UK researchers transfer nearly 1.3 million euro in research grants to Germany

August 5, 2005

Brussels, 04 Aug 2005

Around 900,000 GBP (1.3 million euro) in UK research grants has been transferred to German institutions in the past four years, thanks to a scheme to promote mobility among researchers in the two countries.

In 2001, the UK's Engineering and Physical Sciences Research Council (EPSRC) concluded an agreement with the German Research Foundation (DFG) to allow academics moving between the two countries to continue their current research rather than terminating it before completion.

In June, the EPSRC revealed that to date some 1.3 million euro of UK funding has been moved to Germany following the transfer of five academic researchers. The council wasn't able to give figures for the amount of funding transferred in the other direction, but it insisted that the 'trade' in grants is a two-way process.

Some in the UK, however, feel that the country risks losing millions of euro in transferred grants, and warned that movement from British to German universities is far more likely than movement in the other direction. One Oxford scholar was incensed by the departure of one of his key researchers to a German university 'taking 650,000 GBP of UK taxpayers' money with him as a generous dowry,' he said.

But Stuart Ward, EPSRC's director of resources, rejected such fears and pointed out that the transfer of grants can only take place with the approval of both the UK and German universities involved. 'The agreement was set up in order to allow academics moving from Germany to the UK and vice versa to continue their research,' he said.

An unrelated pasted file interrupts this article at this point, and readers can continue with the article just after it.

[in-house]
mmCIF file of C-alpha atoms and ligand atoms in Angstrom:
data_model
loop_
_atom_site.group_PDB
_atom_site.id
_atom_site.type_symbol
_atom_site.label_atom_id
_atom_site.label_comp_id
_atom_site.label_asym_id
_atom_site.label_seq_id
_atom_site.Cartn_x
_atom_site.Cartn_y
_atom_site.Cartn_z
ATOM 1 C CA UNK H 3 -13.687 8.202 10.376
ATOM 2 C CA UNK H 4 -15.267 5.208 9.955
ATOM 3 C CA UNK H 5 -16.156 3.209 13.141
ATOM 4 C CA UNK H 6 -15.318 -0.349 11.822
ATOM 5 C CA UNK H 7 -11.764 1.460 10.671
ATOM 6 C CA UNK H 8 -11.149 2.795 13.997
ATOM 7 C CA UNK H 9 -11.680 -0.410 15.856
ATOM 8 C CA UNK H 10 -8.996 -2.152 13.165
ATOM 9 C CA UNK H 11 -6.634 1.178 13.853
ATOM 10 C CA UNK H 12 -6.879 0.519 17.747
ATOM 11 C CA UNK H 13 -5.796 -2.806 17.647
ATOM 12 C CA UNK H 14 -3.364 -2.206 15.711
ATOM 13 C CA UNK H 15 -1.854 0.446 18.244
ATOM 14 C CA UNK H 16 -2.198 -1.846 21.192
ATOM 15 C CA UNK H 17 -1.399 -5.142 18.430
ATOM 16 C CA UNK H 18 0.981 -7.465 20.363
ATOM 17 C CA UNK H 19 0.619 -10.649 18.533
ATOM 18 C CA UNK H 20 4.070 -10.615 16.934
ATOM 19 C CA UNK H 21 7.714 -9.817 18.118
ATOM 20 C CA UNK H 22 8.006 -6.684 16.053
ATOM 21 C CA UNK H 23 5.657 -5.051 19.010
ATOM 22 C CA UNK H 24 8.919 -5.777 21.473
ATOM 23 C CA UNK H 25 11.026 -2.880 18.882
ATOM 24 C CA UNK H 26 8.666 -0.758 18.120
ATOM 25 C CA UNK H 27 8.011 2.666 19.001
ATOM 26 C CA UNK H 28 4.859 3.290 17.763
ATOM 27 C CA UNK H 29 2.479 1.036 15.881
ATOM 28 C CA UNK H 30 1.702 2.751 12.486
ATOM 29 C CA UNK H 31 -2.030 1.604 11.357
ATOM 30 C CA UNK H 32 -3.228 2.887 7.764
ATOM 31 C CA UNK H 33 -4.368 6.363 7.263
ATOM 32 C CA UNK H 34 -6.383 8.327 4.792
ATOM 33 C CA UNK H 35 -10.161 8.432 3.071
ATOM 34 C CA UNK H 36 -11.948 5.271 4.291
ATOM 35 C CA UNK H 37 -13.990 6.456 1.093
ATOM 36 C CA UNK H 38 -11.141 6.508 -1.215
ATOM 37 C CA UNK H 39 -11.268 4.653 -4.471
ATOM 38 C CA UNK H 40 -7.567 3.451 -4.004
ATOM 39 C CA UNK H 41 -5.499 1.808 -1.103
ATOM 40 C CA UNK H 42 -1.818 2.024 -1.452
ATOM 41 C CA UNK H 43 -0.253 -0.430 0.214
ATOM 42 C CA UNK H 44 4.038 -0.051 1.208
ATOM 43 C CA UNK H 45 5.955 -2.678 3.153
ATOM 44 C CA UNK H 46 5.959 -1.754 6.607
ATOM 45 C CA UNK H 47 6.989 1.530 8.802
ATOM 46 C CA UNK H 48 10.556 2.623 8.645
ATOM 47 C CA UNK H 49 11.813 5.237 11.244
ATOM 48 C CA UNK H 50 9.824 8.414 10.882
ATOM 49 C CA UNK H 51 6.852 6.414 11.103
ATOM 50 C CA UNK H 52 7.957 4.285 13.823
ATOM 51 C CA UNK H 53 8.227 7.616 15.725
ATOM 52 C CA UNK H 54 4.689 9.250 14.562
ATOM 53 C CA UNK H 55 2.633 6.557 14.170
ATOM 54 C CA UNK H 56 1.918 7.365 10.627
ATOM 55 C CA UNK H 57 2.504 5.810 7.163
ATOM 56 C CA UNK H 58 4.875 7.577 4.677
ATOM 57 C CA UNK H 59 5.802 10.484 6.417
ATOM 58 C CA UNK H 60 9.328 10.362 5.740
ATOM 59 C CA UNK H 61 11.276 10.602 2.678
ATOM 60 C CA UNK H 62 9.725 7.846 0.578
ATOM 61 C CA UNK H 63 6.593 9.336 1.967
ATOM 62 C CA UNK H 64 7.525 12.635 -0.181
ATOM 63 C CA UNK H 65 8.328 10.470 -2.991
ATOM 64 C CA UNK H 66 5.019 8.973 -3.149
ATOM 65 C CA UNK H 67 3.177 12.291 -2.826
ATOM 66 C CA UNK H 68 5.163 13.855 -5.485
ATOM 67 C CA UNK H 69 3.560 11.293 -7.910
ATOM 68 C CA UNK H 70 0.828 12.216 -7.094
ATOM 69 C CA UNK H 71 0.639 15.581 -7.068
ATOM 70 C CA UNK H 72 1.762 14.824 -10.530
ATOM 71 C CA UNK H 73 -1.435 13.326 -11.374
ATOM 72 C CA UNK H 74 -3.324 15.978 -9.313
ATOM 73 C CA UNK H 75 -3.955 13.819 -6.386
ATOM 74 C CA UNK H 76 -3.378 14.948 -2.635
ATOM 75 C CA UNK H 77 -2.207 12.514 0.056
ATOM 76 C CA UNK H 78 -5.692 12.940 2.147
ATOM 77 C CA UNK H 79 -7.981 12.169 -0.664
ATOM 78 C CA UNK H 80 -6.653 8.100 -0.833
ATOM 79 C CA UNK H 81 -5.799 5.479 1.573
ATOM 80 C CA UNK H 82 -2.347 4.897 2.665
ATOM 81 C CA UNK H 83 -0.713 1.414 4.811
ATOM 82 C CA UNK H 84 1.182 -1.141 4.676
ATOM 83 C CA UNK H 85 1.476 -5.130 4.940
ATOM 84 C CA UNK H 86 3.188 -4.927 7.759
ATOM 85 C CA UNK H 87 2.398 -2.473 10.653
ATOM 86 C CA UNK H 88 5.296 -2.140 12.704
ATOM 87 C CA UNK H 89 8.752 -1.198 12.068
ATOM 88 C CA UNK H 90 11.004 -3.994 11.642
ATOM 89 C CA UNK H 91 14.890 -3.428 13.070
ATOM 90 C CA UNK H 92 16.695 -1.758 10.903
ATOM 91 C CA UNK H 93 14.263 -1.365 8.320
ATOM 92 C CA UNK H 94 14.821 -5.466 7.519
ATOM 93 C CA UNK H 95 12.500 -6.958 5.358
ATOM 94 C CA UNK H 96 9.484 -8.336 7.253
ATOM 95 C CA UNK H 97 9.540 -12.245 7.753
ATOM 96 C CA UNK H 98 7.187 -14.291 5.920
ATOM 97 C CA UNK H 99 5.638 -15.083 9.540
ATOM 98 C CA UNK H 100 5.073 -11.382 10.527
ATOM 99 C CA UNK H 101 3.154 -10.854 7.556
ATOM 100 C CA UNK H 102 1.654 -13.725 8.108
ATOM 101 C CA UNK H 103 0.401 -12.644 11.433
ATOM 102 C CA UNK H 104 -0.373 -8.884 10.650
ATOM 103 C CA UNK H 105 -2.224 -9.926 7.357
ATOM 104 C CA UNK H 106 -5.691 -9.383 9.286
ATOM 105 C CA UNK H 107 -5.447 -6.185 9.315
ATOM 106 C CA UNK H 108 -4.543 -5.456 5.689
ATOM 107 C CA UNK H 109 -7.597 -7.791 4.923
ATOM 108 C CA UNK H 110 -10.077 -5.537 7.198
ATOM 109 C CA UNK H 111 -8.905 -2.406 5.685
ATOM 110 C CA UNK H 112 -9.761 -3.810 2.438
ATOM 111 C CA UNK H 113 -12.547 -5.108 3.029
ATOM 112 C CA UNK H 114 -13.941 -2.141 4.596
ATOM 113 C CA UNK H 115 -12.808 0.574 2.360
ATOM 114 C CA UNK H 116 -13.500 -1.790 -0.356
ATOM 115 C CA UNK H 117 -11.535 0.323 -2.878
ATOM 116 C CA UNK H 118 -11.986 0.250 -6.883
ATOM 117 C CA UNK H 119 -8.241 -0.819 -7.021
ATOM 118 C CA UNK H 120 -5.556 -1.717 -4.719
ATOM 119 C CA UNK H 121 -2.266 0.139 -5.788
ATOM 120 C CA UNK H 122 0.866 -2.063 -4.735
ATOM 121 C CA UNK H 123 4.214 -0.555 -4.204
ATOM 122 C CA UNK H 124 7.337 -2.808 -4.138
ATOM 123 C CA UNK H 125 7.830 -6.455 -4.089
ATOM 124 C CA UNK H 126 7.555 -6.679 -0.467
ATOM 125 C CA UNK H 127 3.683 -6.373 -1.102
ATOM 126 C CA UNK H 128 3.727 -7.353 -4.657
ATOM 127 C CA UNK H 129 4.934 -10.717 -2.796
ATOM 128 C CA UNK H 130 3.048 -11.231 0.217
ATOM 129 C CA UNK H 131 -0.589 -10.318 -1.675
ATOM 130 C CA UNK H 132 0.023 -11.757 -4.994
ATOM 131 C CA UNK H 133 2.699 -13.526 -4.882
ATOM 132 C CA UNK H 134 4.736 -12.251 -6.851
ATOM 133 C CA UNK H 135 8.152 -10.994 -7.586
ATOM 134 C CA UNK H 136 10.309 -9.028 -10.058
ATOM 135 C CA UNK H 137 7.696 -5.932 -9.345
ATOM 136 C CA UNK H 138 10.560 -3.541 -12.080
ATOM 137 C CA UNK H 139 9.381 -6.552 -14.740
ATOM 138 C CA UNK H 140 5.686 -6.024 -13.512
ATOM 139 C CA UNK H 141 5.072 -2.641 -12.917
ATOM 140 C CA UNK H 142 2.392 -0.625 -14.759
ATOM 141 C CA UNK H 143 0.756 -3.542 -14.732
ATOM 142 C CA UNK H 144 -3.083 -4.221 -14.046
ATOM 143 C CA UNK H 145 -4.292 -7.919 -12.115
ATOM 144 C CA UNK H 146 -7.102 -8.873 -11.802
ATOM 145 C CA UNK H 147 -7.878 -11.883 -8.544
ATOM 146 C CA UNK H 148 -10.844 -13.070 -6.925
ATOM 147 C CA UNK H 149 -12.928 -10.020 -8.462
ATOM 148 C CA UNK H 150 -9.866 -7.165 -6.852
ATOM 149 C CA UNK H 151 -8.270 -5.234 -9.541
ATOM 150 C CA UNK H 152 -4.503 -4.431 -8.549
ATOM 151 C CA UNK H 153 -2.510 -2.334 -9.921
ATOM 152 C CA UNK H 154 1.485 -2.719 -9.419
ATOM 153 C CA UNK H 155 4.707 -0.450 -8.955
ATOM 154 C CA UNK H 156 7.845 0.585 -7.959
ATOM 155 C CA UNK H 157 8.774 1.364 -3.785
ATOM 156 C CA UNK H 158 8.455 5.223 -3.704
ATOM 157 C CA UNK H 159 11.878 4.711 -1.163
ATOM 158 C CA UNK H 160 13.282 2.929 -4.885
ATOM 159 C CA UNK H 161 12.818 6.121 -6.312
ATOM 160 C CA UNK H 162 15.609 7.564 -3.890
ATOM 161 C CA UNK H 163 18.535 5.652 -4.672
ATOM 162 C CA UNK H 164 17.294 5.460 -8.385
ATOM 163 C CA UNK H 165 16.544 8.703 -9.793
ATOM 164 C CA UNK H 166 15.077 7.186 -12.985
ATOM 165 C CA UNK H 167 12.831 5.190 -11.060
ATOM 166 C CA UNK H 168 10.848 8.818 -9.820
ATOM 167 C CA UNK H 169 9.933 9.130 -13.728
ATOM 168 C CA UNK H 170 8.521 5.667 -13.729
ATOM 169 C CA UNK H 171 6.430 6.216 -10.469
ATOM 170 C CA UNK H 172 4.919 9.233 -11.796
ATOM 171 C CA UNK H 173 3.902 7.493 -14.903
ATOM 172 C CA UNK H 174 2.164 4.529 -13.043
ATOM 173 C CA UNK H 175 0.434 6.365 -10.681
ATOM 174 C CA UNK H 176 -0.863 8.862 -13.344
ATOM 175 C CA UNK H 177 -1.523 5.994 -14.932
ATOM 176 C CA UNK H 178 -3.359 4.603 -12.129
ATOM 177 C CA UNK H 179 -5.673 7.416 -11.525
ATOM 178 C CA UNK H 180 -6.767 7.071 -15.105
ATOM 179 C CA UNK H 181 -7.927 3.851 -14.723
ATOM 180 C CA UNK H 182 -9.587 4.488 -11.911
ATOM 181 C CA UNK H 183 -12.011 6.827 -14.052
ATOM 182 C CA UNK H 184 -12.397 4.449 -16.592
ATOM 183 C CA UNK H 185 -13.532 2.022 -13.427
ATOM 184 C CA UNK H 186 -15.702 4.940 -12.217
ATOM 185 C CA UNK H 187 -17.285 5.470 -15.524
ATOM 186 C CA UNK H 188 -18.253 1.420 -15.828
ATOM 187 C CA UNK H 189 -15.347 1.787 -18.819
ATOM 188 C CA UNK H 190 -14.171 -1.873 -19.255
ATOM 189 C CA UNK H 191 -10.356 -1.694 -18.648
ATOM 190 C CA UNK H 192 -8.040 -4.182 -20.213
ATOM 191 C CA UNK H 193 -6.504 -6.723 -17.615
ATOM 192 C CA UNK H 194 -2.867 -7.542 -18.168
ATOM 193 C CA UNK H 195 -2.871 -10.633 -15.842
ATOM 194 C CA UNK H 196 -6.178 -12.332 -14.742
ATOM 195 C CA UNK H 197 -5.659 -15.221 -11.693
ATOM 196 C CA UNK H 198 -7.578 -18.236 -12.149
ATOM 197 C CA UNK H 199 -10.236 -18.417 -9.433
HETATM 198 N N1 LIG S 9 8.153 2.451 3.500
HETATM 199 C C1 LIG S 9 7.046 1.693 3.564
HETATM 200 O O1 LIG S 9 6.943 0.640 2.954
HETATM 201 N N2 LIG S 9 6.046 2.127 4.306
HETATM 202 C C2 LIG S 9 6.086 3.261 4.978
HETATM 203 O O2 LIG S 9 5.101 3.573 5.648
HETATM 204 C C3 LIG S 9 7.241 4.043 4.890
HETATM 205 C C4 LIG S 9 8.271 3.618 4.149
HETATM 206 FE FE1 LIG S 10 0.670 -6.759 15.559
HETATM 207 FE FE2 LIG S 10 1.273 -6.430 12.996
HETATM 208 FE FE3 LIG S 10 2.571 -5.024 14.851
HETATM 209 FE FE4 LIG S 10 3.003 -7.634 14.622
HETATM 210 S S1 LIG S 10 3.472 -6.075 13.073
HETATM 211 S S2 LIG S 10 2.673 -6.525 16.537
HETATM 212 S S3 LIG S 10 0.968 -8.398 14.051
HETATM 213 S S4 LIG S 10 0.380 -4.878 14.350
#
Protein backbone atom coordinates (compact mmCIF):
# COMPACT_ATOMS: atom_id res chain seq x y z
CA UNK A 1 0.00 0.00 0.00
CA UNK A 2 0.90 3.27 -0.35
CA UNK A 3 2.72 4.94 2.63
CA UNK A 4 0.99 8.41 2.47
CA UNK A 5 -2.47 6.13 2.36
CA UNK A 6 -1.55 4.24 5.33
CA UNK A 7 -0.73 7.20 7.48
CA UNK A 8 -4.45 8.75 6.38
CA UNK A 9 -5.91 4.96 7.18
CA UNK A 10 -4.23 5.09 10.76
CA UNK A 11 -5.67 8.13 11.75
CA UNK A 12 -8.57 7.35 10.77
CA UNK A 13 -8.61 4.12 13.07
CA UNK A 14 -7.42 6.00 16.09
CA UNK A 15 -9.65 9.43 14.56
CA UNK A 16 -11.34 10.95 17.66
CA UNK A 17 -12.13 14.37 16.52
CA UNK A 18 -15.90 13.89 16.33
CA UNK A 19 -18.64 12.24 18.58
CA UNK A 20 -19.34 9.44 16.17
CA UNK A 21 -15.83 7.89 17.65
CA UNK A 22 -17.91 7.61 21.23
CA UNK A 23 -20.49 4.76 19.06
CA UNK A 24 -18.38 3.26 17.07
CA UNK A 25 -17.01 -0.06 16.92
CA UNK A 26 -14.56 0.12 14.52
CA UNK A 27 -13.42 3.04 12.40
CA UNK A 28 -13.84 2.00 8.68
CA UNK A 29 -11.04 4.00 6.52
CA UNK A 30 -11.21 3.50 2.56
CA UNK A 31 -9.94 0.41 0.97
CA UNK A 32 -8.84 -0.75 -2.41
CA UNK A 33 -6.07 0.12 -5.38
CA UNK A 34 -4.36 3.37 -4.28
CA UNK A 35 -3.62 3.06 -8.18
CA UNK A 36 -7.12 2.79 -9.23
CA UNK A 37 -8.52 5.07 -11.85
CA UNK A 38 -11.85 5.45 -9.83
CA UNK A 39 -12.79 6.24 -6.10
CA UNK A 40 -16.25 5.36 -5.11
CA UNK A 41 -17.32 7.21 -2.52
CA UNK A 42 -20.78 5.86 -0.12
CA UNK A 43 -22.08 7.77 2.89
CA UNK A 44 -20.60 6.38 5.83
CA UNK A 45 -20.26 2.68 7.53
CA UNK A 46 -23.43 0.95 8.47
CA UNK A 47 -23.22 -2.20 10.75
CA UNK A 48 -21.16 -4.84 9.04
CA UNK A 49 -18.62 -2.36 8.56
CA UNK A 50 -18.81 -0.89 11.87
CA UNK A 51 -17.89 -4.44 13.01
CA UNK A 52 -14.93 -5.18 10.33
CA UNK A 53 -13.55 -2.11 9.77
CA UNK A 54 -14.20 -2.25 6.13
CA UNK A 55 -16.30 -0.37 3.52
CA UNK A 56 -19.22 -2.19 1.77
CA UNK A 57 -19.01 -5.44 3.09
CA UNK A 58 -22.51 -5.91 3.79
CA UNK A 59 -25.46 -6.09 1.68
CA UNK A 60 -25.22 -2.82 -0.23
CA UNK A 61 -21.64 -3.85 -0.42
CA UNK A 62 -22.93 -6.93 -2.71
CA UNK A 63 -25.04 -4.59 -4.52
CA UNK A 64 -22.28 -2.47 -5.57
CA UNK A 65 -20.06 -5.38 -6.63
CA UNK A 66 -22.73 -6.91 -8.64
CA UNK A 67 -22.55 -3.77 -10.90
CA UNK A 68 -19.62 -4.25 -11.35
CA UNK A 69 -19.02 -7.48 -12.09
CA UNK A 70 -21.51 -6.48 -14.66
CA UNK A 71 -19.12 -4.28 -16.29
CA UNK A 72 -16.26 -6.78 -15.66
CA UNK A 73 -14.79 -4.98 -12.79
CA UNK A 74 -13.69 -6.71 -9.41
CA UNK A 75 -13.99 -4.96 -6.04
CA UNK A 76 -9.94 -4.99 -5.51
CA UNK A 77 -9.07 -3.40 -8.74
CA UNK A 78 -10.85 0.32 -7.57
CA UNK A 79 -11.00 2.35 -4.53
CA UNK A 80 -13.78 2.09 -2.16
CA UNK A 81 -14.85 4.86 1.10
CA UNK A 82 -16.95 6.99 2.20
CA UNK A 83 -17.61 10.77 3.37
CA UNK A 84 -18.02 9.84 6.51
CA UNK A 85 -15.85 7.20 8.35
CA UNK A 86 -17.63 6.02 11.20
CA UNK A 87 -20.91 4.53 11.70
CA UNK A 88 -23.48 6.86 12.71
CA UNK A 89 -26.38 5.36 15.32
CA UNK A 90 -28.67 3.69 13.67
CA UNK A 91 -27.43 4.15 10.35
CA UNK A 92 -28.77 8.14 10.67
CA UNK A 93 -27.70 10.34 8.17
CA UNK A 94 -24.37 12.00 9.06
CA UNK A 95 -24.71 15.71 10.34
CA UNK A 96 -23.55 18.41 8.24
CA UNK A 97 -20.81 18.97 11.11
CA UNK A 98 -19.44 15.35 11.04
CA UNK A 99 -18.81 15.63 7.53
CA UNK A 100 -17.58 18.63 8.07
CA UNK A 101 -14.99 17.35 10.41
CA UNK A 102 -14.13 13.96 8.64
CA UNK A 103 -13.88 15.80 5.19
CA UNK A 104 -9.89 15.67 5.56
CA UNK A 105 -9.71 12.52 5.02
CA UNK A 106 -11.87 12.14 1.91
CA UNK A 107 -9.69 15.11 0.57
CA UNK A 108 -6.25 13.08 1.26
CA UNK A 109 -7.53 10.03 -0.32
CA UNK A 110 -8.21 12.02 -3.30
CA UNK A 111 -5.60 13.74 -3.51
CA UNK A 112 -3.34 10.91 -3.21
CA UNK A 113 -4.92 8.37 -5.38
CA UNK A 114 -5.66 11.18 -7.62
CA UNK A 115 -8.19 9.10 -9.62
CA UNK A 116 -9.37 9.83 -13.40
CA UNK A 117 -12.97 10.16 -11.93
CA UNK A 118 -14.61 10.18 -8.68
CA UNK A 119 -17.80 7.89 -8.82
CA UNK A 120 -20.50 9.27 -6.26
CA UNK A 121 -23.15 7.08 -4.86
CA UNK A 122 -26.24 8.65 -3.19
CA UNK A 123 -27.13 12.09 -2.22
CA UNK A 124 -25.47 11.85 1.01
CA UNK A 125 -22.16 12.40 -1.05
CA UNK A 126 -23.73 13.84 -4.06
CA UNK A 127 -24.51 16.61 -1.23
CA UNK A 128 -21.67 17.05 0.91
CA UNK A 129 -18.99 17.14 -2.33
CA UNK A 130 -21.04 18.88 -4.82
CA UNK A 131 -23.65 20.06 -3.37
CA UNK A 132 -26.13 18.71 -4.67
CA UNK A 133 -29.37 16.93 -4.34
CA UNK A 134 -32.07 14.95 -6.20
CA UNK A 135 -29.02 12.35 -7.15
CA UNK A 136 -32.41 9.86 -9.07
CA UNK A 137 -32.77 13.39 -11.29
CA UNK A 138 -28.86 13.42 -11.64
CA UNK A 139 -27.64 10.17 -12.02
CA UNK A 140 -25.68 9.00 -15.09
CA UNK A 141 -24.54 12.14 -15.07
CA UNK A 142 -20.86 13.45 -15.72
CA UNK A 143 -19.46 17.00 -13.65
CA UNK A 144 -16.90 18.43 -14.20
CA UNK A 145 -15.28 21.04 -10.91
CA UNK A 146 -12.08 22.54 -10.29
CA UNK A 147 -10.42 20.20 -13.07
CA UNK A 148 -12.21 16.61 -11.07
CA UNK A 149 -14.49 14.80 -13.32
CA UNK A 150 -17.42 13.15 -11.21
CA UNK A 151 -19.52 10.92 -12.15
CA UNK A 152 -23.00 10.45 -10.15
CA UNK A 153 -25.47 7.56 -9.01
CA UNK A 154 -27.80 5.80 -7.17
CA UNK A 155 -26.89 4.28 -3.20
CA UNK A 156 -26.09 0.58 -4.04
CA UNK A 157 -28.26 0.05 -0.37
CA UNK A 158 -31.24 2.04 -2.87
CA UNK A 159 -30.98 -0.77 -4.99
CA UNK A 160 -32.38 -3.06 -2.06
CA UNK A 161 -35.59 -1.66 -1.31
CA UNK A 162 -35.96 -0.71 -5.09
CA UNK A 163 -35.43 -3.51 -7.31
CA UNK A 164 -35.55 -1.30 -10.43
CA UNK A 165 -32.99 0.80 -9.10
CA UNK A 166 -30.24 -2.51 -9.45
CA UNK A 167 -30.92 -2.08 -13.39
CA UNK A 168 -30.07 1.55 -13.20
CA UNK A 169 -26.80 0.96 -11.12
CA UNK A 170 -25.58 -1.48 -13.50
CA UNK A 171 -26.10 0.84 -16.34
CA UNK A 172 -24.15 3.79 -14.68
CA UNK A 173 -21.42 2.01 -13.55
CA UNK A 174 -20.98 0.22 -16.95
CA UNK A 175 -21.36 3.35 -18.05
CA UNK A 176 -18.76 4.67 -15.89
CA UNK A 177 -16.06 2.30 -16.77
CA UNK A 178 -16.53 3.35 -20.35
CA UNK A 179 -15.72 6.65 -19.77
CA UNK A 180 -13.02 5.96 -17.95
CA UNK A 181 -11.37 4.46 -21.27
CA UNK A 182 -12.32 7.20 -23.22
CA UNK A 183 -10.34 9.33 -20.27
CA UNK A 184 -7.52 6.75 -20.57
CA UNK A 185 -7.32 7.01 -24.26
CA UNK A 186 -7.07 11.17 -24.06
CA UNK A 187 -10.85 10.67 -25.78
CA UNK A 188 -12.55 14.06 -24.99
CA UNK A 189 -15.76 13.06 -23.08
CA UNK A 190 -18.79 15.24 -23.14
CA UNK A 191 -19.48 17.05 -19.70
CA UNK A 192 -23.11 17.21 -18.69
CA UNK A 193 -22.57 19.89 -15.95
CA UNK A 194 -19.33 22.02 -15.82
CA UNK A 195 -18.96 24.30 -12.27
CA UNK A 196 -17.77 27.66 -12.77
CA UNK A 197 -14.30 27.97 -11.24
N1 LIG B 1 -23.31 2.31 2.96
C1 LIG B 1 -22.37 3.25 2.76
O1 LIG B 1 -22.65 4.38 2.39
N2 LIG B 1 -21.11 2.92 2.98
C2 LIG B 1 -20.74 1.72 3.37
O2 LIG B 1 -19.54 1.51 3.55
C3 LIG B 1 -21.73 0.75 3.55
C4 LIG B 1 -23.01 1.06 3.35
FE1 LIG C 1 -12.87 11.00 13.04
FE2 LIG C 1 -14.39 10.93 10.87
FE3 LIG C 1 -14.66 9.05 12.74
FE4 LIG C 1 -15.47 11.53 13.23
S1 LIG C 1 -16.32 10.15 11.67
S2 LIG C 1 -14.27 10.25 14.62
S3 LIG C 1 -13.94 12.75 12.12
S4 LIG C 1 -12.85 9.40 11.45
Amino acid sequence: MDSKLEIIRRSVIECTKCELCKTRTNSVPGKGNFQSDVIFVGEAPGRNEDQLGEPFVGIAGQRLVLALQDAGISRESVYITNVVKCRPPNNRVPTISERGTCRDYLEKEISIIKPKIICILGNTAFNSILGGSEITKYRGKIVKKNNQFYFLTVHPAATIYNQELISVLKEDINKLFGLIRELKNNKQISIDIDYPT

'The link is designed to ensure continuity when academics in either of the countries move to the other. It is very much in the spirit of the European Research Area concept launched by Philippe Busquin during his time as EU Research Commissioner,' Mr Ward added.

The complaint from Oxford University was the first in the four years that the scheme has been running, stressed Mr Ward. 'The introduction of full economic costs from April 2006 might possibly make UK academics more attractive for recruitment by institutions overseas, but it will also make sure that the UK has a well-funded, sustainable research environment that will make it a very attractive place to do leading edge research,' he concluded.

CORDIS RTD-NEWS / © European Communities
Item source: http:///dbs.cordis.lu/cgi-bin/srchidadb?C ALLER=NHP_EN_NEWS&ACTION=D&SESSION=&RCN= EN_RCN_ID:24241

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